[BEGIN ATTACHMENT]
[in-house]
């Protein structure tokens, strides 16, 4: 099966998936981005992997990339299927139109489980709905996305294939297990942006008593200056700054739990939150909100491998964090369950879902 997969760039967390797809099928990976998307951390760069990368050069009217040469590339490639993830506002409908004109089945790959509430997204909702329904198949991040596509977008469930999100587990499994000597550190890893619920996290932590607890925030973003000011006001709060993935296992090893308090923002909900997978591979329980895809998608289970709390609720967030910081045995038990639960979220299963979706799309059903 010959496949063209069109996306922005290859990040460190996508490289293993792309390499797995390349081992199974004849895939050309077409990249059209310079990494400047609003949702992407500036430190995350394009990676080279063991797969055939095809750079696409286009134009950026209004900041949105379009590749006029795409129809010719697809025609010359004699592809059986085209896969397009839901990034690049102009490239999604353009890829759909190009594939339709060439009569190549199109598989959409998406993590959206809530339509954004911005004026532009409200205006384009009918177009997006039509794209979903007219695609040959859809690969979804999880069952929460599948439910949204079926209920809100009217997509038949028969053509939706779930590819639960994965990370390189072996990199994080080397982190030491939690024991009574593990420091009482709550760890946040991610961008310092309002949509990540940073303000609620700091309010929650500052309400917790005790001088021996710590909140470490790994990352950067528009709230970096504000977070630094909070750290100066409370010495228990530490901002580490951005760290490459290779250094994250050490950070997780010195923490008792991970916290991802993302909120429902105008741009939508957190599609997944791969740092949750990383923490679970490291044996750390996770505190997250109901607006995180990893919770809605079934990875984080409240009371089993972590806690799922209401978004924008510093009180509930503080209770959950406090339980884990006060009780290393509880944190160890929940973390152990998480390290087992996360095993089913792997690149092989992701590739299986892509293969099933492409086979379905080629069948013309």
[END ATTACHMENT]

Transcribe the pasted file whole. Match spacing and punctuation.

[in-house]
């Protein structure tokens, strides 16, 4: 099966998936981005992997990339299927139109489980709905996305294939297990942006008593200056700054739990939150909100491998964090369950879902 997969760039967390797809099928990976998307951390760069990368050069009217040469590339490639993830506002409908004109089945790959509430997204909702329904198949991040596509977008469930999100587990499994000597550190890893619920996290932590607890925030973003000011006001709060993935296992090893308090923002909900997978591979329980895809998608289970709390609720967030910081045995038990639960979220299963979706799309059903 010959496949063209069109996306922005290859990040460190996508490289293993792309390499797995390349081992199974004849895939050309077409990249059209310079990494400047609003949702992407500036430190995350394009990676080279063991797969055939095809750079696409286009134009950026209004900041949105379009590749006029795409129809010719697809025609010359004699592809059986085209896969397009839901990034690049102009490239999604353009890829759909190009594939339709060439009569190549199109598989959409998406993590959206809530339509954004911005004026532009409200205006384009009918177009997006039509794209979903007219695609040959859809690969979804999880069952929460599948439910949204079926209920809100009217997509038949028969053509939706779930590819639960994965990370390189072996990199994080080397982190030491939690024991009574593990420091009482709550760890946040991610961008310092309002949509990540940073303000609620700091309010929650500052309400917790005790001088021996710590909140470490790994990352950067528009709230970096504000977070630094909070750290100066409370010495228990530490901002580490951005760290490459290779250094994250050490950070997780010195923490008792991970916290991802993302909120429902105008741009939508957190599609997944791969740092949750990383923490679970490291044996750390996770505190997250109901607006995180990893919770809605079934990875984080409240009371089993972590806690799922209401978004924008510093009180509930503080209770959950406090339980884990006060009780290393509880944190160890929940973390152990998480390290087992996360095993089913792997690149092989992701590739299986892509293969099933492409086979379905080629069948013309």